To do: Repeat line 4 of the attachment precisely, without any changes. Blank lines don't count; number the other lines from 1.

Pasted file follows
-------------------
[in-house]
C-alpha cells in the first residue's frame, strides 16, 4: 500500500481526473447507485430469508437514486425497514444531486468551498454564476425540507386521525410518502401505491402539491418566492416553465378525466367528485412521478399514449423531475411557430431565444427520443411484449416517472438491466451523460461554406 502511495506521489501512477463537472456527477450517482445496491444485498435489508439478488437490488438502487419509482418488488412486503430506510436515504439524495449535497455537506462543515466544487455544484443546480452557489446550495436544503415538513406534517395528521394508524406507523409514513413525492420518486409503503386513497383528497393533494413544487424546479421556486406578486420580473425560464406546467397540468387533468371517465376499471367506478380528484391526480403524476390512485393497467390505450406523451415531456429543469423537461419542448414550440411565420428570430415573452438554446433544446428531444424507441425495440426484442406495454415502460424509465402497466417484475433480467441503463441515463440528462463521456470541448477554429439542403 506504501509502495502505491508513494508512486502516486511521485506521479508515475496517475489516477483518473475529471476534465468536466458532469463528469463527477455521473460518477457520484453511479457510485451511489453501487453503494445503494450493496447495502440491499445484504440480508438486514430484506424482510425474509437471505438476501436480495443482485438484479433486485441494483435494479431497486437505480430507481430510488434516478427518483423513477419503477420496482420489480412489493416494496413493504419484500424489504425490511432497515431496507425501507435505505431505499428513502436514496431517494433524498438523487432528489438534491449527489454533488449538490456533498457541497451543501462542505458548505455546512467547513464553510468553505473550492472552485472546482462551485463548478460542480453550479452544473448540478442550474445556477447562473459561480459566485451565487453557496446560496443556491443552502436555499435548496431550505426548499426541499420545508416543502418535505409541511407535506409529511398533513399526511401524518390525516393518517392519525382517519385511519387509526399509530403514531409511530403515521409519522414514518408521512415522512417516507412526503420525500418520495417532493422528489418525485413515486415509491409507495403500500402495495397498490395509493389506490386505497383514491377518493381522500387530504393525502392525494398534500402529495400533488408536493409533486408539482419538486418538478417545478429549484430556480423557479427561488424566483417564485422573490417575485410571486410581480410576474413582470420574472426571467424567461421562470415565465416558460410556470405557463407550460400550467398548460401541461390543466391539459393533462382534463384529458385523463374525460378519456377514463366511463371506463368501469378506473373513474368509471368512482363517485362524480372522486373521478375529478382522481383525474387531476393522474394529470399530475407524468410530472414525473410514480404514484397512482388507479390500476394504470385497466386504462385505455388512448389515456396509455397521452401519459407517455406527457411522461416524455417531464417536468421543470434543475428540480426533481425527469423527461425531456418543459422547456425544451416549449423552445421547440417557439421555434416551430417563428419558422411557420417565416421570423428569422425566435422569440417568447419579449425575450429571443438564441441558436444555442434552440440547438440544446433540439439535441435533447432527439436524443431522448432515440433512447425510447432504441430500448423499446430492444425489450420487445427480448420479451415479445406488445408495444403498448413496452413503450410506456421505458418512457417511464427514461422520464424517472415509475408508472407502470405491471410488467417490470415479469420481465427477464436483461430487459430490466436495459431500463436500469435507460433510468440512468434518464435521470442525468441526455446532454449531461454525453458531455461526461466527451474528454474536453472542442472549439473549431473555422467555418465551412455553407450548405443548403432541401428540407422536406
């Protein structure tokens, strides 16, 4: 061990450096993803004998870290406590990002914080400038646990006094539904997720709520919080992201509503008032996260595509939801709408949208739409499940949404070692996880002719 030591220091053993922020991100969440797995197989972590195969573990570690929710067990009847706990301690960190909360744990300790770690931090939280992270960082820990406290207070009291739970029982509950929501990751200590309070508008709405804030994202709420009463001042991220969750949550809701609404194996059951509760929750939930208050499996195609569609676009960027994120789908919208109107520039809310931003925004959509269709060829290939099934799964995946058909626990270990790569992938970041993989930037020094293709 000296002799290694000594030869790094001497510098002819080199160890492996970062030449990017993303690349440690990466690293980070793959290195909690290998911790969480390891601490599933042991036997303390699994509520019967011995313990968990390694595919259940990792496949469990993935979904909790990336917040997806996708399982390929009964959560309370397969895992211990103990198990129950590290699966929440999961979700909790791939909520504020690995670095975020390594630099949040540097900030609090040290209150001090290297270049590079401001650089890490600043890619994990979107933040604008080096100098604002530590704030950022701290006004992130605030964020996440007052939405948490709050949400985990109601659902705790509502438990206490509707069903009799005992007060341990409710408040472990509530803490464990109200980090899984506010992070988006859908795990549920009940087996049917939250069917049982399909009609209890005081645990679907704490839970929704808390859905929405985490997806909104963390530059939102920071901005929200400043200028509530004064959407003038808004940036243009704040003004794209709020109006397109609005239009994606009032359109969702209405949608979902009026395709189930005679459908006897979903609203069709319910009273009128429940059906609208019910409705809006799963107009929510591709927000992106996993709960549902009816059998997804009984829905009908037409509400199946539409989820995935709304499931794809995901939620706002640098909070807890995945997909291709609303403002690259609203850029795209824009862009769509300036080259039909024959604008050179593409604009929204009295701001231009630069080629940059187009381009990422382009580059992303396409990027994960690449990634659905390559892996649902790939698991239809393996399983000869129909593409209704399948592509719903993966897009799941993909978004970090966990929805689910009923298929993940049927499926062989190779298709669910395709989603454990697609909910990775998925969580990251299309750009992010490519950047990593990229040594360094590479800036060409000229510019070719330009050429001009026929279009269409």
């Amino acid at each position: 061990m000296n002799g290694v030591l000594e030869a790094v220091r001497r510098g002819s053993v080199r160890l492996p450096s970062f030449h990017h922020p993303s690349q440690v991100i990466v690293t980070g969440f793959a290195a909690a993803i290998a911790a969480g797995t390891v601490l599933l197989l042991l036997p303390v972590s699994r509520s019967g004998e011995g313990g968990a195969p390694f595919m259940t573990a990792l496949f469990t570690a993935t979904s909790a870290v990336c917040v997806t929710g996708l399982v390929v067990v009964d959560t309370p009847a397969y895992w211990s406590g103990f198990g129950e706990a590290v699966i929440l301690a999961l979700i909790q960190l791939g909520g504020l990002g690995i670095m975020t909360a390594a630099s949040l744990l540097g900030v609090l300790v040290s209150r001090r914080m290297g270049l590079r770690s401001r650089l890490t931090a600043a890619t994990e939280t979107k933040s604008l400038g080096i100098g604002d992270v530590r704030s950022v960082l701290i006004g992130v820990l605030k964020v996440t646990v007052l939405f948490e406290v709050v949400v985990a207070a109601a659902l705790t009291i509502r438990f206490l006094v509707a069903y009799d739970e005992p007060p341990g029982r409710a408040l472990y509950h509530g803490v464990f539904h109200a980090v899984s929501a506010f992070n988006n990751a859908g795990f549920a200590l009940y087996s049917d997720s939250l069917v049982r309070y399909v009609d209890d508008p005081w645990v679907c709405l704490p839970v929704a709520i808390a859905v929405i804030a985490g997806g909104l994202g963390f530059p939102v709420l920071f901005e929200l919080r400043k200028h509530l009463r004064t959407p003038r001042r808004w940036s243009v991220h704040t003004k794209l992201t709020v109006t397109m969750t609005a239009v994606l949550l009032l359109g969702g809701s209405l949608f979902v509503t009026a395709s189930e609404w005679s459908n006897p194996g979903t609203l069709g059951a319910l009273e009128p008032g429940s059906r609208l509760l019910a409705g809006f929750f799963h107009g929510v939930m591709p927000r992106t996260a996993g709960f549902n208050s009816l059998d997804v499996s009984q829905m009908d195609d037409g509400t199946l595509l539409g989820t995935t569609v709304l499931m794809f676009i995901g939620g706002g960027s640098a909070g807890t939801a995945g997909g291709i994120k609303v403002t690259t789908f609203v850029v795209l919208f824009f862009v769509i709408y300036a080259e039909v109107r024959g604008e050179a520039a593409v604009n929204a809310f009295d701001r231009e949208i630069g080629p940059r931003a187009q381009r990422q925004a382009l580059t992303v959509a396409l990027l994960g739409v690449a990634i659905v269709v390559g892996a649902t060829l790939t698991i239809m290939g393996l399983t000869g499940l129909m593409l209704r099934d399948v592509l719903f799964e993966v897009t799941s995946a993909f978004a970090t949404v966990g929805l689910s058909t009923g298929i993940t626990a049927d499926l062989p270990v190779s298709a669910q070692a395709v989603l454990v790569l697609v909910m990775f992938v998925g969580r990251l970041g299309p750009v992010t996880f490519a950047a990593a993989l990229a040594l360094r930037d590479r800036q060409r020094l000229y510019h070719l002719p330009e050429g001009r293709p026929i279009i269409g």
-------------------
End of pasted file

């Amino acid at each position: 061990m000296n002799g290694v030591l000594e030869a790094v220091r001497r510098g002819s053993v080199r160890l492996p450096s970062f030449h990017h922020p993303s690349q440690v991100i990466v690293t980070g969440f793959a290195a909690a993803i290998a911790a969480g797995t390891v601490l599933l197989l042991l036997p303390v972590s699994r509520s019967g004998e011995g313990g968990a195969p390694f595919m259940t573990a990792l496949f469990t570690a993935t979904s909790a870290v990336c917040v997806t929710g996708l399982v390929v067990v009964d959560t309370p009847a397969y895992w211990s406590g103990f198990g129950e706990a590290v699966i929440l301690a999961l979700i909790q960190l791939g909520g504020l990002g690995i670095m975020t909360a390594a630099s949040l744990l540097g900030v609090l300790v040290s209150r001090r914080m290297g270049l590079r770690s401001r650089l890490t931090a600043a890619t994990e939280t979107k933040s604008l400038g080096i100098g604002d992270v530590r704030s950022v960082l701290i006004g992130v820990l605030k964020v996440t646990v007052l939405f948490e406290v709050v949400v985990a207070a109601a659902l705790t009291i509502r438990f206490l006094v509707a069903y009799d739970e005992p007060p341990g029982r409710a408040l472990y509950h509530g803490v464990f539904h109200a980090v899984s929501a506010f992070n988006n990751a859908g795990f549920a200590l009940y087996s049917d997720s939250l069917v049982r309070y399909v009609d209890d508008p005081w645990v679907c709405l704490p839970v929704a709520i808390a859905v929405i804030a985490g997806g909104l994202g963390f530059p939102v709420l920071f901005e929200l919080r400043k200028h509530l009463r004064t959407p003038r001042r808004w940036s243009v991220h704040t003004k794209l992201t709020v109006t397109m969750t609005a239009v994606l949550l009032l359109g969702g809701s209405l949608f979902v509503t009026a395709s189930e609404w005679s459908n006897p194996g979903t609203l069709g059951a319910l009273e009128p008032g429940s059906r609208l509760l019910a409705g809006f929750f799963h107009g929510v939930m591709p927000r992106t996260a996993g709960f549902n208050s009816l059998d997804v499996s009984q829905m009908d195609d037409g509400t199946l595509l539409g989820t995935t569609v709304l499931m794809f676009i995901g939620g706002g960027s640098a909070g807890t939801a995945g997909g291709i994120k609303v403002t690259t789908f609203v850029v795209l919208f824009f862009v769509i709408y300036a080259e039909v109107r024959g604008e050179a520039a593409v604009n929204a809310f009295d701001r231009e949208i630069g080629p940059r931003a187009q381009r990422q925004a382009l580059t992303v959509a396409l990027l994960g739409v690449a990634i659905v269709v390559g892996a649902t060829l790939t698991i239809m290939g393996l399983t000869g499940l129909m593409l209704r099934d399948v592509l719903f799964e993966v897009t799941s995946a993909f978004a970090t949404v966990g929805l689910s058909t009923g298929i993940t626990a049927d499926l062989p270990v190779s298709a669910q070692a395709v989603l454990v790569l697609v909910m990775f992938v998925g969580r990251l970041g299309p750009v992010t996880f490519a950047a990593a993989l990229a040594l360094r930037d590479r800036q060409r020094l000229y510019h070719l002719p330009e050429g001009r293709p026929i279009i269409g």